Summer is coming and, when it arrives, all Catalans use to go and bath in the Costa Brava –in our opinion, one of the finest landscapes of Catalonia. It may not be the typical exotic coast, but it has the incomparable Mediterranean charm of its cliffs and its plant life. The Costa Brava, which literally means “rugged coast”, is the scenery of our summer childhood memories. The coast follows the Catalan counties (comarques) of La Selva, Baix Empordà and Alt Empordà, all of them within the province of Girona, whose inhabitants have seen how fishing has been replaced by tourism as the main business of the area.
There is one day in Catalonia that everyone agrees it is the best day of the year. Sant Jordi’s (Saint George) day (23rd of April) is maybe the most international celebration that Catalans have. All the country has a special atmosphere. In this day we commemorate Sant Jordi’s legend giving away roses and books. Sant Jordi is the Catalan Valentine’s day.
Once upon a time in the small village of Montblanc people were living with fear. In the near mountains there was a dragon and for many years it was devouring people and destroying houses and yards with its fire.
One day the King decided that the only solution was to make the dragon stop feeling hungry by giving to him one person each day. This person had to be chosen at random.
The coincidence made that the first person to be chosen was his daughter, the princess. Everyone in the village was sad because they loved their princess but the King, faithful to his decision, brought her daughter to the dragon cave.
The sob of the princess, alone in front of the dragon, stopped when a knight came with a white horse and nailed the spear in the dragon. He killed the dragon and saved the princess. His name was Jordi.
The King, thankful to the knight, decided to offer his daughter for marriage. But Jordi didn’t accept and left.
There, where the dragon was killed, the blood leaked out into the soil making a rosebush to grow with the reddest roses in the world.
Since then, the tradition is that the man gives away one rose to the beloved woman and the woman gives away one book to the beloved man. (Giving away books was added to the tradition in the 30s). Nowadays many men buy also a book for their beloved women but men still don’t receive a rose.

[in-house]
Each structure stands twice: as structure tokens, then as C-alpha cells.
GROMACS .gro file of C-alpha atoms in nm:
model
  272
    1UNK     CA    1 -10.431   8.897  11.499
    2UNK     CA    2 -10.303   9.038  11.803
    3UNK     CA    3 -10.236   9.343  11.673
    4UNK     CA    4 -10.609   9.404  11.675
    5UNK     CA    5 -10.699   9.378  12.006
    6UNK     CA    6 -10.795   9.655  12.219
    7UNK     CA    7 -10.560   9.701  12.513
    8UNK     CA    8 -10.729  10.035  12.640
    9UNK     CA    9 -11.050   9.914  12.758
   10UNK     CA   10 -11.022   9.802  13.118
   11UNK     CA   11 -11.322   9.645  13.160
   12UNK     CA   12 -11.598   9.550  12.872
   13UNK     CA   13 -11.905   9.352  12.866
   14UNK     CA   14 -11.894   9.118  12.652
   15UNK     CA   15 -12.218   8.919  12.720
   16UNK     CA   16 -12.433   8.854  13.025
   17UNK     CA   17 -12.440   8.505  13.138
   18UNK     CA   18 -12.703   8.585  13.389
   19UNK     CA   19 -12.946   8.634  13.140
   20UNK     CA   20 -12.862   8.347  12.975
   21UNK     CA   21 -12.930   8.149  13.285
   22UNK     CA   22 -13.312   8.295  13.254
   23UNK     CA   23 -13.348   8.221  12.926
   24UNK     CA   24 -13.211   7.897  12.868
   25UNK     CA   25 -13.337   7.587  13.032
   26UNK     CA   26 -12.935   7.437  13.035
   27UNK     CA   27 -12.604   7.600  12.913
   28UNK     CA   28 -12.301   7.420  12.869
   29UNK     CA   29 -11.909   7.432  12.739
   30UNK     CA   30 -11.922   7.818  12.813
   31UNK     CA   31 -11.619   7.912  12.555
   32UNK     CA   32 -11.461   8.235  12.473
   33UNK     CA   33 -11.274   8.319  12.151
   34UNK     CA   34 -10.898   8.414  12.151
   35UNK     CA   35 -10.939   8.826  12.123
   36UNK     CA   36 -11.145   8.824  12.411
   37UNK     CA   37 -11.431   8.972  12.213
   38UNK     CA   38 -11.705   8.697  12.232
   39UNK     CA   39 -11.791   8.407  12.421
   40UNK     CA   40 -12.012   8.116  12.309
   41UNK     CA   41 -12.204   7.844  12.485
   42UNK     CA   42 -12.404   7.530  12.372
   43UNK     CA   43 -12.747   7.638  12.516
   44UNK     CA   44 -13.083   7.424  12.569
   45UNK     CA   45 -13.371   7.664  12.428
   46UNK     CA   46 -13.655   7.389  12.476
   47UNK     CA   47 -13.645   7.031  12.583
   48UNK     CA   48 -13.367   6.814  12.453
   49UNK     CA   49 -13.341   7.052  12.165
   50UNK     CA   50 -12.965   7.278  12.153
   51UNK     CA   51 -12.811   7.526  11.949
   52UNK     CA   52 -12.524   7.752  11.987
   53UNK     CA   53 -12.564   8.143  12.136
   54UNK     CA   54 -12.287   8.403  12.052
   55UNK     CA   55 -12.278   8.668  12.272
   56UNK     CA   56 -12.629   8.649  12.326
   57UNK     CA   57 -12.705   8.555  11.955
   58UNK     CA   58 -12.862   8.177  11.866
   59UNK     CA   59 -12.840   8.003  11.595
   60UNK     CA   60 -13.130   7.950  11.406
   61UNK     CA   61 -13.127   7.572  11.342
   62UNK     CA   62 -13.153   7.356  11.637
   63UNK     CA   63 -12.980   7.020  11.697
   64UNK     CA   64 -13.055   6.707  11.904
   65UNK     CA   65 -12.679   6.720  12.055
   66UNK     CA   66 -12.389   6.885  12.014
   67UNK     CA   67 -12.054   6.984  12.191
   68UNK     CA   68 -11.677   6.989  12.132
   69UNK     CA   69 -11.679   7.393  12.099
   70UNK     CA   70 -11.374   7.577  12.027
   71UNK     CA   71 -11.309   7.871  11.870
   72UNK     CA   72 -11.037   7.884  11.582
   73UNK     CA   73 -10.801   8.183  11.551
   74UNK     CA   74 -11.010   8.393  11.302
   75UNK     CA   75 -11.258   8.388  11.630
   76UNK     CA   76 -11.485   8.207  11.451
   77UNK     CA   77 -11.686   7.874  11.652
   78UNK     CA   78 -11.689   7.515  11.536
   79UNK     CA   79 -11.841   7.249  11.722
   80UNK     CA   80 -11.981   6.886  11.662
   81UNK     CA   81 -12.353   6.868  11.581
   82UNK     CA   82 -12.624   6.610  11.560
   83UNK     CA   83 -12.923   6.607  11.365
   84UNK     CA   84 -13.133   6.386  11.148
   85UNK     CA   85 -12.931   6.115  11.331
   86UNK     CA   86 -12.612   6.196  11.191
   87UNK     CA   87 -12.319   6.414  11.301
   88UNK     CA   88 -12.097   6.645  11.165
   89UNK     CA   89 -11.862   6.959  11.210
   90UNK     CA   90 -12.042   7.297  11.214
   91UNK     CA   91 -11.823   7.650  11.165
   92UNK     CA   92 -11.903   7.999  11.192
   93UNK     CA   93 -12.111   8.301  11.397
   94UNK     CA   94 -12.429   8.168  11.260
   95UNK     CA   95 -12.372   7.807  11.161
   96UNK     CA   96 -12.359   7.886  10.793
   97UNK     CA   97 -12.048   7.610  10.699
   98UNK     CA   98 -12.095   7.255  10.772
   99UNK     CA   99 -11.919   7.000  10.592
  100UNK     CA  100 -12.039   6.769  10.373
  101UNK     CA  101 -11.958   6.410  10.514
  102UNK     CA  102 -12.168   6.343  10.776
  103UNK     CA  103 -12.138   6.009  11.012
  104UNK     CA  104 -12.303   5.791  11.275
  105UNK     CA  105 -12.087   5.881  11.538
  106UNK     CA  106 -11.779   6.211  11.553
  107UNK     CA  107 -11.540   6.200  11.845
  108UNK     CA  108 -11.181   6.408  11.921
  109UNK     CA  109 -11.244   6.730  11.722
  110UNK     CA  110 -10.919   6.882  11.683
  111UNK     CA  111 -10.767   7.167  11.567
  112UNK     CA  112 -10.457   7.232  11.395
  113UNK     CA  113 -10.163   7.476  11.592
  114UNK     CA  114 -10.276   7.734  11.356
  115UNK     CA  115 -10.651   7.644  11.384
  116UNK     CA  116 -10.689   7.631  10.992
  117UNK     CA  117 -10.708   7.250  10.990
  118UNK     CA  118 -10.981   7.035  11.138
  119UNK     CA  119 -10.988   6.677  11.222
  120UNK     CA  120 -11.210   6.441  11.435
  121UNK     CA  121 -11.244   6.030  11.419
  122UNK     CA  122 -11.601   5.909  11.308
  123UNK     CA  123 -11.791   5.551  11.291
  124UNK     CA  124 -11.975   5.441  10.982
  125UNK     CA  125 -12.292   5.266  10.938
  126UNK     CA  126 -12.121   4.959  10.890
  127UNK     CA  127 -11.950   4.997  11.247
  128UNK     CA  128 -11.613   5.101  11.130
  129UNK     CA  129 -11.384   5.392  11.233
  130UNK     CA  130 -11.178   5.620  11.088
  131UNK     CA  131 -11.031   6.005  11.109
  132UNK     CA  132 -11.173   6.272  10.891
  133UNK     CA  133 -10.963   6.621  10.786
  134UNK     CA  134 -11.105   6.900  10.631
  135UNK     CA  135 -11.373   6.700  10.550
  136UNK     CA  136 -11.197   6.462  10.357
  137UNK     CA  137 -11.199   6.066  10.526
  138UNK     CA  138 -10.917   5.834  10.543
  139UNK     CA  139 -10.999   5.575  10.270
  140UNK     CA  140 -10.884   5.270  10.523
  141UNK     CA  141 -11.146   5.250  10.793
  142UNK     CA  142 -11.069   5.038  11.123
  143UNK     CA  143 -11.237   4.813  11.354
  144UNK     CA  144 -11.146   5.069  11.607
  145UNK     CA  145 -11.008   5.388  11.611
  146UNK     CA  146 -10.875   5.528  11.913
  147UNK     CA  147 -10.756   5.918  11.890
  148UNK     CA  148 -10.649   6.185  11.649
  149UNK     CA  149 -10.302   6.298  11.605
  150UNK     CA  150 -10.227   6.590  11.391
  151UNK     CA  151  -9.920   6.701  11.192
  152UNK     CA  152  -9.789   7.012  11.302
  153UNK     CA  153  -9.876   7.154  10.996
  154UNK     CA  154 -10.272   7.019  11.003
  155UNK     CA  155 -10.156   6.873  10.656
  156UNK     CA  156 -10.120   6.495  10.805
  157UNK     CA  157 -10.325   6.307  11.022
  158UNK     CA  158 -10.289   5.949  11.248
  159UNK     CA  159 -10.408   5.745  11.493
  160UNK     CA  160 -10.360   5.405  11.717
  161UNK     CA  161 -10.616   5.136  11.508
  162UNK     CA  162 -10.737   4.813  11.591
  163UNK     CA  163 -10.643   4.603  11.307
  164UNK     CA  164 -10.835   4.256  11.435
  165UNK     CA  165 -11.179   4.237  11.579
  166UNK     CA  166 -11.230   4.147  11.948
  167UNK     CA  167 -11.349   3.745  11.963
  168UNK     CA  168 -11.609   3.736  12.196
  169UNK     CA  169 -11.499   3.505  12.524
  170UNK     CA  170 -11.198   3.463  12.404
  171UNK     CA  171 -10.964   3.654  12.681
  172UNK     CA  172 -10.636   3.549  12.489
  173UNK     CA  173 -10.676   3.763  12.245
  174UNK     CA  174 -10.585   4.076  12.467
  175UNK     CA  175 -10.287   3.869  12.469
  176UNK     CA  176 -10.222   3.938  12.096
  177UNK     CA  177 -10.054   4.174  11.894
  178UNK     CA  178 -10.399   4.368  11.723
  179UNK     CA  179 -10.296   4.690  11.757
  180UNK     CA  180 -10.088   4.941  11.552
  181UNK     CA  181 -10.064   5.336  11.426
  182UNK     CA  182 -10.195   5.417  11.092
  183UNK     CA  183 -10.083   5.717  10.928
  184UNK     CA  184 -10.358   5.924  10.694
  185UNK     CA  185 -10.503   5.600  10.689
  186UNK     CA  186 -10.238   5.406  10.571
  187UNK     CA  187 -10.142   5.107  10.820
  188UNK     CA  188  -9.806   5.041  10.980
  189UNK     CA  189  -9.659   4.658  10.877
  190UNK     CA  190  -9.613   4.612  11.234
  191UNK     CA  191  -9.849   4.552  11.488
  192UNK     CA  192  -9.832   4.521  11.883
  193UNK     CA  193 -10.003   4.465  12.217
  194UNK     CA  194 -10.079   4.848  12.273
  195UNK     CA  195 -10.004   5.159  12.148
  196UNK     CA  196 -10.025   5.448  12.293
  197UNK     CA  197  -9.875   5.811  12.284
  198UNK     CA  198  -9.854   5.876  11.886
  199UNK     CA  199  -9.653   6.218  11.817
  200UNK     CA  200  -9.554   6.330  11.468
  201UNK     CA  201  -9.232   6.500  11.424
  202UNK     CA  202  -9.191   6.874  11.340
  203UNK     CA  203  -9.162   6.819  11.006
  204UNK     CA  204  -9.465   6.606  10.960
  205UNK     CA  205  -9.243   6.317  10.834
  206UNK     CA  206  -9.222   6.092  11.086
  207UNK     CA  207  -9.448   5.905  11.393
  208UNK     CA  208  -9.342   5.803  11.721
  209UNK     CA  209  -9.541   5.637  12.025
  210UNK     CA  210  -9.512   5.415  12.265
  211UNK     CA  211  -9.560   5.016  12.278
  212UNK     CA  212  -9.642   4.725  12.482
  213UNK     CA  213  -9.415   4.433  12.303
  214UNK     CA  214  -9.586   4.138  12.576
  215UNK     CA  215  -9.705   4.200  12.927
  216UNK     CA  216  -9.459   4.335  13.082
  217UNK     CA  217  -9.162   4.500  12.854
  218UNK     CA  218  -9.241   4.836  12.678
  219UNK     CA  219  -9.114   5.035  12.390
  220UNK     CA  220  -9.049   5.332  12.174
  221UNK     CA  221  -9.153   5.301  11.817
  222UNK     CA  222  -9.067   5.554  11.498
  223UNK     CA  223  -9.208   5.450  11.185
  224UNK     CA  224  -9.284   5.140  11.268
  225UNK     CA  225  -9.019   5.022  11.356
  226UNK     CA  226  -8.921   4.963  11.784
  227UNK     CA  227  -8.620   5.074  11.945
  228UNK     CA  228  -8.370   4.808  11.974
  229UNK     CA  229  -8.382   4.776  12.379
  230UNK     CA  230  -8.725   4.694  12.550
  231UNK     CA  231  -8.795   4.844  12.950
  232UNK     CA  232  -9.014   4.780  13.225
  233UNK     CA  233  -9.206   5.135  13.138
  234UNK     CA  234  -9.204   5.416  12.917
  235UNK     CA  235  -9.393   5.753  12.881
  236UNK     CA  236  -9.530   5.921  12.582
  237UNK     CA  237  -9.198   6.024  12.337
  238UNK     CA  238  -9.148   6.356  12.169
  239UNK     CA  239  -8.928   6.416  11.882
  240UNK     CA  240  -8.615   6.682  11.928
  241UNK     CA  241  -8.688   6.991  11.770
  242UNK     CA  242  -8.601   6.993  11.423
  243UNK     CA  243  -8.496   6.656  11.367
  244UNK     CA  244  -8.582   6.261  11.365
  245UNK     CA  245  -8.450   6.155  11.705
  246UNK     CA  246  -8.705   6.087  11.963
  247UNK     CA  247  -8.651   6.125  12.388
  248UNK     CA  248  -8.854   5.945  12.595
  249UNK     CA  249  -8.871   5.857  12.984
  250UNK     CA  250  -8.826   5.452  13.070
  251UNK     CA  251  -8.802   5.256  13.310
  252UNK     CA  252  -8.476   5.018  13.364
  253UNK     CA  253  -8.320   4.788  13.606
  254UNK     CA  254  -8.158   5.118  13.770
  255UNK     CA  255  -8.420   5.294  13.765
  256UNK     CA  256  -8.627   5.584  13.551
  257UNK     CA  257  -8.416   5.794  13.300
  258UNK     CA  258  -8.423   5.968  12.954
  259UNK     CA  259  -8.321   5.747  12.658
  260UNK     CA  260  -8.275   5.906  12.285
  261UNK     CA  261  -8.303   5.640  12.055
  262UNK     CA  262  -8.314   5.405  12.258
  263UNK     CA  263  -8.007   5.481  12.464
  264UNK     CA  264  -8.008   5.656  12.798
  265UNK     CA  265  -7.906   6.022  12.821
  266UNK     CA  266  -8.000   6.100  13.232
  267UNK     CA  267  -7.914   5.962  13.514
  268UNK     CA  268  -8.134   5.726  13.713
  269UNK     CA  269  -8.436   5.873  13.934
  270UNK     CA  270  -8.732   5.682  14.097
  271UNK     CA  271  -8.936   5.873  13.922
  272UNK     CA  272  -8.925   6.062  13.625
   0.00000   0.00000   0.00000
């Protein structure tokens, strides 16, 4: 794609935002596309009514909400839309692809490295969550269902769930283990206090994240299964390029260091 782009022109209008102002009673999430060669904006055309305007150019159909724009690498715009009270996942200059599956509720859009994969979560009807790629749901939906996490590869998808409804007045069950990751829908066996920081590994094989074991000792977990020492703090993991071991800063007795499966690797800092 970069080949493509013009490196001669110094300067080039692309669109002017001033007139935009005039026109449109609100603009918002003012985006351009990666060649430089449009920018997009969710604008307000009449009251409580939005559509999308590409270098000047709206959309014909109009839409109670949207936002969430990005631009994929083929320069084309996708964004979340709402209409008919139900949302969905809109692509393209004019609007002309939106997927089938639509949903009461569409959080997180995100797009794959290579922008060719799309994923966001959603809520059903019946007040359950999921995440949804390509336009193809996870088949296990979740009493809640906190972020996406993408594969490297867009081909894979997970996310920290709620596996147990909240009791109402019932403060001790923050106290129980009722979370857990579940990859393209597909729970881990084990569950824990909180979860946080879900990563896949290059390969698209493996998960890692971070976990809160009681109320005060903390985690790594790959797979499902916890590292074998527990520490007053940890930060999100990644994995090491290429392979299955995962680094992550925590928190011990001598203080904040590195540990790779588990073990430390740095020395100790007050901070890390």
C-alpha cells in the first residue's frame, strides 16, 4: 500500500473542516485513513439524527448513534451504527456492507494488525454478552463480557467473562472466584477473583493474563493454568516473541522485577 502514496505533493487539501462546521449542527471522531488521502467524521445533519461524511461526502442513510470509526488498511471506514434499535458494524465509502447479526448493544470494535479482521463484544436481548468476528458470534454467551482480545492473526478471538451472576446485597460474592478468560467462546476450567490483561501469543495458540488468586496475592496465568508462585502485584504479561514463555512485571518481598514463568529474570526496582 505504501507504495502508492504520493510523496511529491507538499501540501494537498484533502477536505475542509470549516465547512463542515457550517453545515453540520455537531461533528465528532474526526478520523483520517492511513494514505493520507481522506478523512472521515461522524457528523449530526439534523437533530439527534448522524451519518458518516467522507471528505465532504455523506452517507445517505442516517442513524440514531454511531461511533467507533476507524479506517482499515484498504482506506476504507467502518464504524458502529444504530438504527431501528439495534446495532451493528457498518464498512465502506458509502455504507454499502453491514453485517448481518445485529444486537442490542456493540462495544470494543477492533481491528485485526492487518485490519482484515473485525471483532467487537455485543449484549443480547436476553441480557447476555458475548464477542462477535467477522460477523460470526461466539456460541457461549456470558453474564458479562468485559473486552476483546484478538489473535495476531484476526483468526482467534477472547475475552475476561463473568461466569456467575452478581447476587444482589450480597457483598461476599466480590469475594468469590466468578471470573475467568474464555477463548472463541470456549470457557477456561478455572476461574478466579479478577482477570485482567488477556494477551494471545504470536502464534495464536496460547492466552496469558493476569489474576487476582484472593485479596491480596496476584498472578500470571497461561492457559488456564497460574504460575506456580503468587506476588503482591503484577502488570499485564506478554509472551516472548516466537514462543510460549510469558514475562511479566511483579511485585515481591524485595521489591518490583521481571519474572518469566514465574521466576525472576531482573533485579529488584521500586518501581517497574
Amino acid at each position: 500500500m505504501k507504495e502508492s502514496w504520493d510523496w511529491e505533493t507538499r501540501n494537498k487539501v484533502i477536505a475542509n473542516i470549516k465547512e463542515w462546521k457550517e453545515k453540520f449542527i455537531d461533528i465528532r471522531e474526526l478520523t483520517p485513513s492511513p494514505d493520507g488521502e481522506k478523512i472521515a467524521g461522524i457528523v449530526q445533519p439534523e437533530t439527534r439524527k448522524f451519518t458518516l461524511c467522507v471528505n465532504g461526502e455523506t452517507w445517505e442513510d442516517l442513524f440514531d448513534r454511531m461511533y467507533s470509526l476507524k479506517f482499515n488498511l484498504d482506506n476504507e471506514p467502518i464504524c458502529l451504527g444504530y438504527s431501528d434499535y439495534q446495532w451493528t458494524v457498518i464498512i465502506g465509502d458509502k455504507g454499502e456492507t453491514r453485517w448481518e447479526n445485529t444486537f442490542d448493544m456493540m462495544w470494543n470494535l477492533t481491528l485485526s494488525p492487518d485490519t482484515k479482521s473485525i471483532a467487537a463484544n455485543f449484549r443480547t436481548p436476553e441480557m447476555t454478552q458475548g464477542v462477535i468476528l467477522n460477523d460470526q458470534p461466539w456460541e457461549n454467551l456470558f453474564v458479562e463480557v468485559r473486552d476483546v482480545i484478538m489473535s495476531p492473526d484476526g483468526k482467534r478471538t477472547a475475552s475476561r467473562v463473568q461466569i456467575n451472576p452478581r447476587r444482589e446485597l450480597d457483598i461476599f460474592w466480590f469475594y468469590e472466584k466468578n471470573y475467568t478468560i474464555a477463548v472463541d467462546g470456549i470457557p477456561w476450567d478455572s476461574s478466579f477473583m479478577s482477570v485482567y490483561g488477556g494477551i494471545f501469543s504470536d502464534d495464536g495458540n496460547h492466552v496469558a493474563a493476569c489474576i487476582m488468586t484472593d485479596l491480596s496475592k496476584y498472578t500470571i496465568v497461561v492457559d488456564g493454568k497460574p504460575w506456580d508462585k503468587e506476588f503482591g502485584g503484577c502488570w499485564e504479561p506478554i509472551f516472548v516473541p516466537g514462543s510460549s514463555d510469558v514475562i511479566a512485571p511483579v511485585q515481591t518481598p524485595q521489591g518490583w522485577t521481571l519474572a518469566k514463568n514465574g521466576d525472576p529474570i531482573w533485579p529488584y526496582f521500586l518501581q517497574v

This is the excuse to make the biggest day of the year. The streets are crowded with people searching for the best rose or the best book among hundreds of stands in the street. Cultural performances and contribution from all the Catalan society can be found everywhere in different manners. We have tried to catch the atmosphere and feelings of Sant Jordi’s day in the Catalan’s capital: Barcelona.
Some days ago we had the opportunity to visit Siurana during our Easter break. Siurana (also called Siurana de Prades) is a nice village located in the municipality of Cornudella de Montsant, in the Tarragona province. It is part of the Priorat region, the land that produces the well-known wine that is traded from Catalonia to the world.
We had always seen Siurana in photos: that fantasy village located at the top of a cliff (more than 700 metres high), with amazing views to the Montsant mountains, a place highly visited by rock climbers. So we couldn’t wait to plan a visit to the village and its region. You will also see a water reservoir placed at Siurana’s feet where you can practise some aquatic activities.
Nowadays, you will see that the Romanesque church of Santa Maria de Siurana stands out in the skyline. However, Siurana was the last Moorish bastion in Catalonia, and they say that knights of four counties were needed to conquer the village. In view of its incredible location, it’s easy to understand why.
Spring is already here (fortunately!) and if there is a city in Catalonia that knows how to enjoy spring, that city is Girona, a town with approximately 100,000 inhabitants located in the north east of Catalonia.
You may have heard about Girona as a filming location of Game of Thrones or as a starting point for a visit to the renowned Costa Brava. But I (Laura) was born in Girona and, before moving to Barcelona for my university studies, I had always lived in Arbúcies, a nice village found a 45-minute drive from Girona. Therefore, Girona was the city where I spent most of my childhood and teen years, but the more I travel abroad, the more I appreciate the charm of the historic city of Girona.